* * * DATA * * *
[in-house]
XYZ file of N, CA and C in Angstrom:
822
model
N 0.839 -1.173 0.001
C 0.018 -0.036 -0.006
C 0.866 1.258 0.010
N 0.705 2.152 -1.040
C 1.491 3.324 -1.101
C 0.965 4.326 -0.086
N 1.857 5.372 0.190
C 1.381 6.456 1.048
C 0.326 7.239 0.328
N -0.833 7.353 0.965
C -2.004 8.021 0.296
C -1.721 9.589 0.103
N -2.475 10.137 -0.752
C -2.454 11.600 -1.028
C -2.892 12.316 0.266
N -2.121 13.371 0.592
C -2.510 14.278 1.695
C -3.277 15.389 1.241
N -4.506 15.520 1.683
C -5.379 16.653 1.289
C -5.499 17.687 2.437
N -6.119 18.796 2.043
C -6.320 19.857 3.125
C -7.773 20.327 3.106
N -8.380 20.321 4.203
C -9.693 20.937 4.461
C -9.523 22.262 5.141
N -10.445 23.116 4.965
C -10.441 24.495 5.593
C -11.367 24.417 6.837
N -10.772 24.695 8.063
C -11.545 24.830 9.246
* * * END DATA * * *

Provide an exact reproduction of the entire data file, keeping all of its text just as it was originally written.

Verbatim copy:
[in-house]
XYZ file of N, CA and C in Angstrom:
822
model
N 0.839 -1.173 0.001
C 0.018 -0.036 -0.006
C 0.866 1.258 0.010
N 0.705 2.152 -1.040
C 1.491 3.324 -1.101
C 0.965 4.326 -0.086
N 1.857 5.372 0.190
C 1.381 6.456 1.048
C 0.326 7.239 0.328
N -0.833 7.353 0.965
C -2.004 8.021 0.296
C -1.721 9.589 0.103
N -2.475 10.137 -0.752
C -2.454 11.600 -1.028
C -2.892 12.316 0.266
N -2.121 13.371 0.592
C -2.510 14.278 1.695
C -3.277 15.389 1.241
N -4.506 15.520 1.683
C -5.379 16.653 1.289
C -5.499 17.687 2.437
N -6.119 18.796 2.043
C -6.320 19.857 3.125
C -7.773 20.327 3.106
N -8.380 20.321 4.203
C -9.693 20.937 4.461
C -9.523 22.262 5.141
N -10.445 23.116 4.965
C -10.441 24.495 5.593
C -11.367 24.417 6.837
N -10.772 24.695 8.063
C -11.545 24.830 9.246